If you have recently had a cancer diagnosis then you may be concerned about how you will ensure that your family is cared for should the worst happen. Finding life insurance that is suitable for someone with cancer can be difficult – but there are some policies out there that will suit a person with a cancer diagnosis, although they may need to pay more.
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The type of policy that you can get will depend on when you were diagnosed with cancer, the kind of cancer that you have, the stage that the cancer is at (and whether it has metastasized), and your survival chances, as well as whether you have relapsed, what medication you are on, and how much you can afford to pay.
You Have Been Diagnosed With Cancer:
If you currently have cancer, then the life insurance policy that you can get will depend on the condition – non-melanoma skin cancer is one example of a very low-risk condition, and one that may allow you to get a standard policy with no impact on your premiums.
What if it is curable?
If you have a treatable form of breast, testicular or prostate cancer then you may be able to get a standard policy if the rest of your health and lifestyle fall into the preferred or ideal categories for a policy.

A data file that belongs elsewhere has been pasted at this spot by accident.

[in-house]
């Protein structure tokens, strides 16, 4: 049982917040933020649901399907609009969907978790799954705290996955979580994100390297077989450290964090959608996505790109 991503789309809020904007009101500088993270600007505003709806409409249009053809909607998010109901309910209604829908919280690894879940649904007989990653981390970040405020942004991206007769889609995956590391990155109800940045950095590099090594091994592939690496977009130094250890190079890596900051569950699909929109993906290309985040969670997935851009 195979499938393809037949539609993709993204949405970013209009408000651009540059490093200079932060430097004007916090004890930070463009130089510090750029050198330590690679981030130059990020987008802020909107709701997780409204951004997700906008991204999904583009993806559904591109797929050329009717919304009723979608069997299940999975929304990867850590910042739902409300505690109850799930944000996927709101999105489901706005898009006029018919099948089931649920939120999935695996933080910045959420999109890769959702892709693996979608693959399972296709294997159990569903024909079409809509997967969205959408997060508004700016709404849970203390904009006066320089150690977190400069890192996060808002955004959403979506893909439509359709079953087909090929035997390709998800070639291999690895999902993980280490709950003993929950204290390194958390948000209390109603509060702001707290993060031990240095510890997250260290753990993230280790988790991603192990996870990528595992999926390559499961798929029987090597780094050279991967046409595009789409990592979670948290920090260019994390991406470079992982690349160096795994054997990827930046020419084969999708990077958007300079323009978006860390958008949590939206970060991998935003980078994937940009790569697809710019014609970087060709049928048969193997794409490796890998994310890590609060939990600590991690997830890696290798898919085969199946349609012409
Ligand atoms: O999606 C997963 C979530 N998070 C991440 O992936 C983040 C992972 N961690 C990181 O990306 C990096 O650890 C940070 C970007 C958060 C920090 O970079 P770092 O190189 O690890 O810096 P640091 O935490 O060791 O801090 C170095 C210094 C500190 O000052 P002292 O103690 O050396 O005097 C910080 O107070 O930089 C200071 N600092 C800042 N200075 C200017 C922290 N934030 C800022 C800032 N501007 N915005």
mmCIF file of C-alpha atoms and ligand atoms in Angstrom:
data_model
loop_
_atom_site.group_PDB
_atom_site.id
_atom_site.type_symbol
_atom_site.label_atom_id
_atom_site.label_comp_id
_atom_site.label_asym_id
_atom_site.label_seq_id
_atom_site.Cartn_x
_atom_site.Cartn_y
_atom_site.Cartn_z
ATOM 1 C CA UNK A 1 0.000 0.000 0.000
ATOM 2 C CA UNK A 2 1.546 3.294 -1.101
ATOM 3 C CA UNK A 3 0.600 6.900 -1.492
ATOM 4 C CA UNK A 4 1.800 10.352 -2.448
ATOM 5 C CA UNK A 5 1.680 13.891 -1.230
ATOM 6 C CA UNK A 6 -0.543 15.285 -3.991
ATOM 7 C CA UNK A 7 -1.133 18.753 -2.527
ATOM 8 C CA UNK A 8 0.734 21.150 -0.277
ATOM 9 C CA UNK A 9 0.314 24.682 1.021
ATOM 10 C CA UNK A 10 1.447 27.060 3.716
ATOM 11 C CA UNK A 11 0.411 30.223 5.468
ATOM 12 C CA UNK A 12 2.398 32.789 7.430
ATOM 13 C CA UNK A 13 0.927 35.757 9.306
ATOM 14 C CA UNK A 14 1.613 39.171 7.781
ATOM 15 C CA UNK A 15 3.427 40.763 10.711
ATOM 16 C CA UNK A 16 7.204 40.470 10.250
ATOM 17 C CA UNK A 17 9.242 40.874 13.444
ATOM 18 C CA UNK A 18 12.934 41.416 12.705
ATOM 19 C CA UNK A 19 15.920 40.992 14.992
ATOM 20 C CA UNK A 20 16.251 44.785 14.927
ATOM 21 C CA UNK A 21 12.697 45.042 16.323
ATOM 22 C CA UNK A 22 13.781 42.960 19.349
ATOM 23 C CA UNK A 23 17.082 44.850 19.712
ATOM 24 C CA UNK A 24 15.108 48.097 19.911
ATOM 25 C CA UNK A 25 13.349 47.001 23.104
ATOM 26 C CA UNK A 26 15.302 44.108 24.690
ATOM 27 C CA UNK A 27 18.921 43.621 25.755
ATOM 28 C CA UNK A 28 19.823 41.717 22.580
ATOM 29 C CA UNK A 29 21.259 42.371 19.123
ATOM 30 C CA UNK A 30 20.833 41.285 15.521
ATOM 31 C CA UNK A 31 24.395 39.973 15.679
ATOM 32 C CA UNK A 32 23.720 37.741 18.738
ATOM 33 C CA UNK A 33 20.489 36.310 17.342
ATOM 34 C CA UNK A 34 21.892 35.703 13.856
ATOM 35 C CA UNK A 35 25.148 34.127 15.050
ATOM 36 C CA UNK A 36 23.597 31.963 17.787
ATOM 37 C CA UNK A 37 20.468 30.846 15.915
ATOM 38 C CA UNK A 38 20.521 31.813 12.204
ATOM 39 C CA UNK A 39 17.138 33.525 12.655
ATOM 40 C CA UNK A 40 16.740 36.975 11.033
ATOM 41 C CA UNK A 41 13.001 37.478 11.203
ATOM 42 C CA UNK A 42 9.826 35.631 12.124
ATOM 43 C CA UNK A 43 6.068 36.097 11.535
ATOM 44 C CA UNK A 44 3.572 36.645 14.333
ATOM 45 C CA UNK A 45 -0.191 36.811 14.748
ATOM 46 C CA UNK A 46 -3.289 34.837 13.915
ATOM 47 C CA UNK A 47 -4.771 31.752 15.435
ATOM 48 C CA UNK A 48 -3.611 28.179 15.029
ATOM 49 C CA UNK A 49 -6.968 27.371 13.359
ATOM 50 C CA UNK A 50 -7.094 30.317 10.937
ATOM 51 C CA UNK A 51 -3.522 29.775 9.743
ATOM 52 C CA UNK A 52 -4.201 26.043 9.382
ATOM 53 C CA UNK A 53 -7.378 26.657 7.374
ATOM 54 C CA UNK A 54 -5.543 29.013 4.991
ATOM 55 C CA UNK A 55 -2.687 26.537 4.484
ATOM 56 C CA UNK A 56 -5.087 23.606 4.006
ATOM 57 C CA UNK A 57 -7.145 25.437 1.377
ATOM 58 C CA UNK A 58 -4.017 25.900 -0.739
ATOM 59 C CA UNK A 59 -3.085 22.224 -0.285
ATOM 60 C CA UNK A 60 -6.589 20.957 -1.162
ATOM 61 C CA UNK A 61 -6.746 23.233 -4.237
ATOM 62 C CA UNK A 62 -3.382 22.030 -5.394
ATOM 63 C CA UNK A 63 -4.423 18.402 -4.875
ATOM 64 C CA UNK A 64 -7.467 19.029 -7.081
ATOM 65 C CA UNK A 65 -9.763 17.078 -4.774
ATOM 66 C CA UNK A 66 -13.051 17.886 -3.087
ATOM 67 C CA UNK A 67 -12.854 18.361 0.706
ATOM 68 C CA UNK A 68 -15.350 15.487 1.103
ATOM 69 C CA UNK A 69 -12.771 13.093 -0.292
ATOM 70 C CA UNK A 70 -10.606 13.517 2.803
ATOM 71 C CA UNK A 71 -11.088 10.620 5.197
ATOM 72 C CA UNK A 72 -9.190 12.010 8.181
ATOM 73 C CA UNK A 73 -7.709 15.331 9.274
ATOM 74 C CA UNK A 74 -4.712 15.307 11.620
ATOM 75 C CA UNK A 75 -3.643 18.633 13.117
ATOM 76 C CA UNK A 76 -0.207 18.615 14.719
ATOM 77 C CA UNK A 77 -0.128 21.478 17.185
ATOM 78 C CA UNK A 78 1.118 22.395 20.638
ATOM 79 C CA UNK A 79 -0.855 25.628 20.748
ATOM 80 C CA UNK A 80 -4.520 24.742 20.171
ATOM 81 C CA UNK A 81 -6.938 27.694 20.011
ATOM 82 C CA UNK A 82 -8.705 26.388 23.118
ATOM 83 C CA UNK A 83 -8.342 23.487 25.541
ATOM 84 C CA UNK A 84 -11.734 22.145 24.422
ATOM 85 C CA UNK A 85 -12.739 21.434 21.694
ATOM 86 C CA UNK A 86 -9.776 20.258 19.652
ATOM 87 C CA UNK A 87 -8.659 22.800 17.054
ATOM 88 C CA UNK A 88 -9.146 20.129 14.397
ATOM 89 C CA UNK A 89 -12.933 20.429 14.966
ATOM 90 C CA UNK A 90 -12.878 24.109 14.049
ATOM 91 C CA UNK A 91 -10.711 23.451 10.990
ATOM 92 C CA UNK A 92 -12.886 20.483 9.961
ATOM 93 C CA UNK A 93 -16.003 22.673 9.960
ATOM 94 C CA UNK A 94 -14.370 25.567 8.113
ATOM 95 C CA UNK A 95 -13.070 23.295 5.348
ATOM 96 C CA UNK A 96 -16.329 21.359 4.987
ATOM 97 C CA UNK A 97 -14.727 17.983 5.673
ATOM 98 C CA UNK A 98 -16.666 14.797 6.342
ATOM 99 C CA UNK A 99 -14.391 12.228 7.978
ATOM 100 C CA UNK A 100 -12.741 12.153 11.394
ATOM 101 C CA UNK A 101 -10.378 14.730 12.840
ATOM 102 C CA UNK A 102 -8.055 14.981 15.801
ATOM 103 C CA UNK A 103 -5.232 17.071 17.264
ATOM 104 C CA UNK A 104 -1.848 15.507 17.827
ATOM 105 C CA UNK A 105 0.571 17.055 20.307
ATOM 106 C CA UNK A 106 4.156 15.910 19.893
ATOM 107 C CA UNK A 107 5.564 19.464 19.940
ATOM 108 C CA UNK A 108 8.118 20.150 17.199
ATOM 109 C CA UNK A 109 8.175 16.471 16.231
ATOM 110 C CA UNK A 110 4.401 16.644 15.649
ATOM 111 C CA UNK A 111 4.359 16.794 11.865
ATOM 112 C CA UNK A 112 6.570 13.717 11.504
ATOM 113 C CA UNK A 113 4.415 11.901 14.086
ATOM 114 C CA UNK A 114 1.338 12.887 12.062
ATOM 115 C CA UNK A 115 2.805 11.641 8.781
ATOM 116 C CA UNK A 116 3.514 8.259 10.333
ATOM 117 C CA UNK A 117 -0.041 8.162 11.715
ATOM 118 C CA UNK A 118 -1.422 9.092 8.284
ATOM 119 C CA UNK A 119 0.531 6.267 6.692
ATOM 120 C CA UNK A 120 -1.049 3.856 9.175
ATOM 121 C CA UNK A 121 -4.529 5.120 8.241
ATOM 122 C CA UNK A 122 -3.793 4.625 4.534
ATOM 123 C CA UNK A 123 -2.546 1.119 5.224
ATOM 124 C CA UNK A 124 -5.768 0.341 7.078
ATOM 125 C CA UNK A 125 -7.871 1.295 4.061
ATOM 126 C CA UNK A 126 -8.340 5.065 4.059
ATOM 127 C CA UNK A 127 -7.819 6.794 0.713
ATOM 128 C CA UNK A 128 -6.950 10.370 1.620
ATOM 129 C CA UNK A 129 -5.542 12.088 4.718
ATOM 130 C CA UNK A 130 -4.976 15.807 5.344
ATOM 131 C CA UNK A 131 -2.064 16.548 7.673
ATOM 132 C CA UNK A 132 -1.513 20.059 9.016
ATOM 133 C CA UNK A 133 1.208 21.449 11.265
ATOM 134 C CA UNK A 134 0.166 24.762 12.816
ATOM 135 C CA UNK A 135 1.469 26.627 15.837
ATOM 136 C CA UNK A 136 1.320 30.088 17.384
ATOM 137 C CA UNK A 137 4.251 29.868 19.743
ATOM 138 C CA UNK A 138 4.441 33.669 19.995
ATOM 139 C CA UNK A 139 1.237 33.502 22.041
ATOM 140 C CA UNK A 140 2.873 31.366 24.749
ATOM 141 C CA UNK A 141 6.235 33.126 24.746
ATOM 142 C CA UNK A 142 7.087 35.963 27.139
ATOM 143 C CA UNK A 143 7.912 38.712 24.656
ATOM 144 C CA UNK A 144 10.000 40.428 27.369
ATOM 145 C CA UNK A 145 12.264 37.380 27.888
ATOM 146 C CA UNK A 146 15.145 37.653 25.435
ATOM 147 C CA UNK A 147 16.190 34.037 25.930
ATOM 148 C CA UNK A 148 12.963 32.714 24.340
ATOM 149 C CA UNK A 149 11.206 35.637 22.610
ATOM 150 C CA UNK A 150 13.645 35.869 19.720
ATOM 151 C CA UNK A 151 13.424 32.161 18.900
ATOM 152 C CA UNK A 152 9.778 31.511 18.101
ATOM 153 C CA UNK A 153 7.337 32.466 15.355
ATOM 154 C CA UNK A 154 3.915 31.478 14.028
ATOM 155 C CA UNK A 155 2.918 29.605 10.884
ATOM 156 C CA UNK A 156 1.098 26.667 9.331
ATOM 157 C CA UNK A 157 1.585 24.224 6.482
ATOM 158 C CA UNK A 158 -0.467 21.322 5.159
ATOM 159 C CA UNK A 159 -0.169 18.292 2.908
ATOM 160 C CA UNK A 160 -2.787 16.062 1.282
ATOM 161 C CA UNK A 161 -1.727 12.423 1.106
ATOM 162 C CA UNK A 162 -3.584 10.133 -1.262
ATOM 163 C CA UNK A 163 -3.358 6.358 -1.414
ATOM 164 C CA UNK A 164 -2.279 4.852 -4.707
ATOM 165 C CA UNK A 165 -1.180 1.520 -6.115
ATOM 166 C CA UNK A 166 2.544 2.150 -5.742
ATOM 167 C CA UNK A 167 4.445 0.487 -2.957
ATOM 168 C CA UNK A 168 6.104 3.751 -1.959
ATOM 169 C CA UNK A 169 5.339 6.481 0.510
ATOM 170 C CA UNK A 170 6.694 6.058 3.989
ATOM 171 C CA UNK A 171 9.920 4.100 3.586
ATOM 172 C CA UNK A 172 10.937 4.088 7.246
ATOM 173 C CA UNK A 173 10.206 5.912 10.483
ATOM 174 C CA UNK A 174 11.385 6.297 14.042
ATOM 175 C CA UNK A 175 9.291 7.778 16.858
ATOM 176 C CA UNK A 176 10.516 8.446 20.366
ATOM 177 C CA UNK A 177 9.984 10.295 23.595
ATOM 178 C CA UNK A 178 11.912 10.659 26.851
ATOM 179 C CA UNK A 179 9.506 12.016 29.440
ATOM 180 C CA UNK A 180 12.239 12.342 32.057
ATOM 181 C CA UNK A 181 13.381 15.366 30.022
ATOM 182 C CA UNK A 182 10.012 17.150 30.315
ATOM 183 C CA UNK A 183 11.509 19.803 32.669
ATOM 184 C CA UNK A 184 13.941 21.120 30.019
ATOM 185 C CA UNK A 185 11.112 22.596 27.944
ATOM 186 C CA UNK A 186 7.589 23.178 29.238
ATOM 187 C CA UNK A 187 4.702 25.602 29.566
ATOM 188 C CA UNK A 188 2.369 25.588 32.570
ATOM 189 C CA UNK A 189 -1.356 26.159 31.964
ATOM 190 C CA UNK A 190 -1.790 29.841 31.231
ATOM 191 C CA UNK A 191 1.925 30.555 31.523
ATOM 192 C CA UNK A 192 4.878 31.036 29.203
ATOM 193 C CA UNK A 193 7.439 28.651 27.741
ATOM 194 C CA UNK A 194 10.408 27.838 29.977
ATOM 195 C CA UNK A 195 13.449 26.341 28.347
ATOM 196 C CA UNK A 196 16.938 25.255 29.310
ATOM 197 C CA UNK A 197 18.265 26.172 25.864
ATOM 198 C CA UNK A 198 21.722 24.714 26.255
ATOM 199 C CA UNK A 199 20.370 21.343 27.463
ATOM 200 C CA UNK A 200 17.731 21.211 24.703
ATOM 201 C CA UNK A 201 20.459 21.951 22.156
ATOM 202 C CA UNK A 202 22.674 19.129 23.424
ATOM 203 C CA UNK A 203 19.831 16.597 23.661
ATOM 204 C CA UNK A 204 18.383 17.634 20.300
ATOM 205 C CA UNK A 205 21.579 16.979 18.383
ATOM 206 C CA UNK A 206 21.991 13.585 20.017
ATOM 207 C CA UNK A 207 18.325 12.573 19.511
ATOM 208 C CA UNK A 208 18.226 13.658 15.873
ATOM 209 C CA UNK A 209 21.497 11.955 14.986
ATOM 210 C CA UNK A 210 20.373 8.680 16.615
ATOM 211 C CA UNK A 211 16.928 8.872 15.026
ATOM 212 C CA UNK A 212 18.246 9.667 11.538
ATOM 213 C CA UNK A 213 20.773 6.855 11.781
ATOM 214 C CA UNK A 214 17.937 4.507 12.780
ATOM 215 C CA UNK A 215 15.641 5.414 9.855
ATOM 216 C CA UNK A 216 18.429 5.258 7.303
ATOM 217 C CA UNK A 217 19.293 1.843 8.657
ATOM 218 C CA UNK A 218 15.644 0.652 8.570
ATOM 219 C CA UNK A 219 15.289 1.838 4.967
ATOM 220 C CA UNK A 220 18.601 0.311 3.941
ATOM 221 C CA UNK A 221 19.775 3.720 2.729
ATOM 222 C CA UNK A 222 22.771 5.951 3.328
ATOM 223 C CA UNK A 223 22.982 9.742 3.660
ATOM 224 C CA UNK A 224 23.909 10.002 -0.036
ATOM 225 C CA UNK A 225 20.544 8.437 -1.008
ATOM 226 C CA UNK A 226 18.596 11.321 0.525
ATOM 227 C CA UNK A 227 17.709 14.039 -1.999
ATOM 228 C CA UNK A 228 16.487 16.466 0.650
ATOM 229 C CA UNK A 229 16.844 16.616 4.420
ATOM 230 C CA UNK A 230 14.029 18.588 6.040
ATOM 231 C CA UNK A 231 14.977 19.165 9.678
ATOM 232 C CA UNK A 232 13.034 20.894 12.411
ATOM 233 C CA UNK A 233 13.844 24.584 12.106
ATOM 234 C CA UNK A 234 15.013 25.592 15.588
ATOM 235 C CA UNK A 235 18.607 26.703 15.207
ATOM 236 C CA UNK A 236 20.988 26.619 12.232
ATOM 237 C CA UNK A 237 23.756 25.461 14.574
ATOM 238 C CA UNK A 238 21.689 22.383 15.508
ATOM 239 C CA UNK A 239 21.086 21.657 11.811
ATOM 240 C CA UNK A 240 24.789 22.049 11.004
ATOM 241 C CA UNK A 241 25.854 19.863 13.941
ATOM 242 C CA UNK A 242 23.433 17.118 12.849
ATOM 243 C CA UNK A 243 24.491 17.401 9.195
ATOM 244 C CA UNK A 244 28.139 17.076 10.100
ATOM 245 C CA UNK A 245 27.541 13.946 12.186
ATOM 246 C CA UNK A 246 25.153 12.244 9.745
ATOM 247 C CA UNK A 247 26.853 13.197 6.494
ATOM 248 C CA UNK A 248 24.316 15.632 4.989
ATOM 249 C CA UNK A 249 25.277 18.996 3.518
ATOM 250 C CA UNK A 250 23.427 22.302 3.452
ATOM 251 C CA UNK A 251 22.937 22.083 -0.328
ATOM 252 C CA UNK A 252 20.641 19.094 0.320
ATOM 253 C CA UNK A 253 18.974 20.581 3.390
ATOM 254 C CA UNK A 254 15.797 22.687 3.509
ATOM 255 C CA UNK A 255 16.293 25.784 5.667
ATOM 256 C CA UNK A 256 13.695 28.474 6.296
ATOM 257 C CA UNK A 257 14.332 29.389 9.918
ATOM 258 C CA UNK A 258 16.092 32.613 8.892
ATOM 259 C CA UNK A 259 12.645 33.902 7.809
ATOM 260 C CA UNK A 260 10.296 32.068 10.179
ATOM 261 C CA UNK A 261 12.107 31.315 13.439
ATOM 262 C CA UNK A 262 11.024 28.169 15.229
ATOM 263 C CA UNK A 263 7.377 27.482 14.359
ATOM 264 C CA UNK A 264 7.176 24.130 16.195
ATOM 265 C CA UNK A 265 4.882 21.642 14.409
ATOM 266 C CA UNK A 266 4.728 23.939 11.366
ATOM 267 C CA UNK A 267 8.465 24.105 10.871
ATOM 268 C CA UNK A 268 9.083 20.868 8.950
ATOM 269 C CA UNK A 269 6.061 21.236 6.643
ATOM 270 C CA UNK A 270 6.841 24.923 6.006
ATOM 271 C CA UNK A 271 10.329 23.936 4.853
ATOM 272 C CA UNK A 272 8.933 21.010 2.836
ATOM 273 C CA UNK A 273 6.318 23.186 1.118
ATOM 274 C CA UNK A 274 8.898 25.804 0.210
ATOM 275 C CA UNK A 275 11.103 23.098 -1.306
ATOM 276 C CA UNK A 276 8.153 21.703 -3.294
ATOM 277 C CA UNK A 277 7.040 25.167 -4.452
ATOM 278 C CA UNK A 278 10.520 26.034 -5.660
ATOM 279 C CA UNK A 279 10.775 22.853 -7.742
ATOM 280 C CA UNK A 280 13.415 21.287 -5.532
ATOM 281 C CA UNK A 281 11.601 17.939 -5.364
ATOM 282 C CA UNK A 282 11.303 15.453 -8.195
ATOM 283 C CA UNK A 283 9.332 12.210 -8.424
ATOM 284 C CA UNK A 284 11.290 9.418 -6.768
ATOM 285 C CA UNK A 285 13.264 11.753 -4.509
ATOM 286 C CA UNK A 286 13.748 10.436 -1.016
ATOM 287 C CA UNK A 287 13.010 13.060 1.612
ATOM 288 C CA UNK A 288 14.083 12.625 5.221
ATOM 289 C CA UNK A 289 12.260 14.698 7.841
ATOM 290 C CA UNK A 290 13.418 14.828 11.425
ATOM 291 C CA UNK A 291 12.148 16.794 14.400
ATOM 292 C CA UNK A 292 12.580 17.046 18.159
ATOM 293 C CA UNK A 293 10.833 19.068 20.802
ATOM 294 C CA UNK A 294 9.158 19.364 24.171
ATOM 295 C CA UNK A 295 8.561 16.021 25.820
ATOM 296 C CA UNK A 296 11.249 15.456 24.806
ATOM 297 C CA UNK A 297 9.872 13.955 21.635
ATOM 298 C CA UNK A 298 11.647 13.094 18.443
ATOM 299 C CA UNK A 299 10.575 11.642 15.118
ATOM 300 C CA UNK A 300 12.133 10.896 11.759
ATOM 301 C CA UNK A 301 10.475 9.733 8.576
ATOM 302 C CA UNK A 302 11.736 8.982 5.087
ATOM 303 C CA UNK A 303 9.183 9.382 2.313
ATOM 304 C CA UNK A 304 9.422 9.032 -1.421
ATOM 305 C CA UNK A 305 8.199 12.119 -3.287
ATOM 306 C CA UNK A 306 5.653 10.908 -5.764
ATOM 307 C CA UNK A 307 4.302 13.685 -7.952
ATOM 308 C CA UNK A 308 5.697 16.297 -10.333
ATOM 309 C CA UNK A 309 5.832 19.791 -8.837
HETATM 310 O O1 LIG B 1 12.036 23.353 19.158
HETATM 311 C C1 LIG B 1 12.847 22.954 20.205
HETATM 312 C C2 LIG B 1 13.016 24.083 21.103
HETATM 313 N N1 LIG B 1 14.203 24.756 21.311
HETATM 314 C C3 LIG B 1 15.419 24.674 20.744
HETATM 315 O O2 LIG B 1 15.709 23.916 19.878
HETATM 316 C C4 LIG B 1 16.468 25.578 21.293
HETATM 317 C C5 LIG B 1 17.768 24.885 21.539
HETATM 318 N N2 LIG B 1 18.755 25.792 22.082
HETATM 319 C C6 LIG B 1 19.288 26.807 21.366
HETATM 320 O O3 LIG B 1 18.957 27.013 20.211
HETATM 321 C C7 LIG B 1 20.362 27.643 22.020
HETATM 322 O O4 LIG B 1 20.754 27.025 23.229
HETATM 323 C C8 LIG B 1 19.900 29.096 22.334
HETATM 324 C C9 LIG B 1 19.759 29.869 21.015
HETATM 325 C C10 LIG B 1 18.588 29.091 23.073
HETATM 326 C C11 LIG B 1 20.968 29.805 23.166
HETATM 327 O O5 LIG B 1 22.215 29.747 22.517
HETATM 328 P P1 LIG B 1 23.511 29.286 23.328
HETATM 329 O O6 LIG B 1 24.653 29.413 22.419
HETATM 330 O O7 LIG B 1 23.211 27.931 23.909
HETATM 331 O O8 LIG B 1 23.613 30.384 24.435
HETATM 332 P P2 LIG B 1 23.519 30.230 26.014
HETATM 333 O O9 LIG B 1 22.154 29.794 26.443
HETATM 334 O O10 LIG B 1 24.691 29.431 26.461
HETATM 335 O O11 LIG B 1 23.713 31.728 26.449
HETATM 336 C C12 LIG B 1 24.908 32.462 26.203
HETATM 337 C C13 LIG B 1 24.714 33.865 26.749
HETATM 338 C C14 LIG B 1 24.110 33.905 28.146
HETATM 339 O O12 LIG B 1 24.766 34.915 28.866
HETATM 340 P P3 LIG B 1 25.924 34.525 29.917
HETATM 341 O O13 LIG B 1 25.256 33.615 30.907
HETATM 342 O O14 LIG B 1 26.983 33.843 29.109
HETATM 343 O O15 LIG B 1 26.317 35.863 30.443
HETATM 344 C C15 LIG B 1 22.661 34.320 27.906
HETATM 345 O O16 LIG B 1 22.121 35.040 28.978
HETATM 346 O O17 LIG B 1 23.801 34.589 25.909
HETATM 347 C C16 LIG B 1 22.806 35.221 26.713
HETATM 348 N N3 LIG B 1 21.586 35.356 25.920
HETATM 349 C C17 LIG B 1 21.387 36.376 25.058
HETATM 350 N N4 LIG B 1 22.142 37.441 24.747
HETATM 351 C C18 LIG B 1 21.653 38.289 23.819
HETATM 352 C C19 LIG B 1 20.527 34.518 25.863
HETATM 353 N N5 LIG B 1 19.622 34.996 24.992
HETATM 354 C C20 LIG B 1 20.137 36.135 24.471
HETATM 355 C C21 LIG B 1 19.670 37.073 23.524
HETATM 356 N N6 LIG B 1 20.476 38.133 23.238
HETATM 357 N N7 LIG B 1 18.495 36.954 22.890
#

If you have cancer that is known to be more aggressive, then you will need to look for a broker that specializes in people that the insurance industry calls ‘impaired risks’. You will fall into the substandard bracket, and can expect to pay an extra premium – indeed, many insurance companies will not offer policies to someone that is still receiving treatment, and you will not be able to get a policy at all if your cancer has metastasized.
Your preferred policy:
As long as the cancer has not metastasized, whole life insurance is more likely to be an option compared to term life insurance – although because of the nature of these policies you will need to pay higher rates.
Once the cancer has been treated and you are in remission, you may be able to get better rates, but there are often waiting periods before you are eligible for more attractive policies. These periods vary from a year for something such as prostate cancer, to 10 years for leukemia.
Each insurer sets their own policy for waiting periods and they can vary significantly.
When you are looking for a policy, you should think carefully about how much you can afford to pay and compare several different insurers.
Have all of your medical details to hand so that you don’t have to worry about chasing companies to find the records, and so that you can clearly and confidently answer questions about the date of your diagnosis, any treatment, and how long you have been in remission of that applies to you. This will make the process of finding an insurance provider that little bit less time consuming and reduce your stress.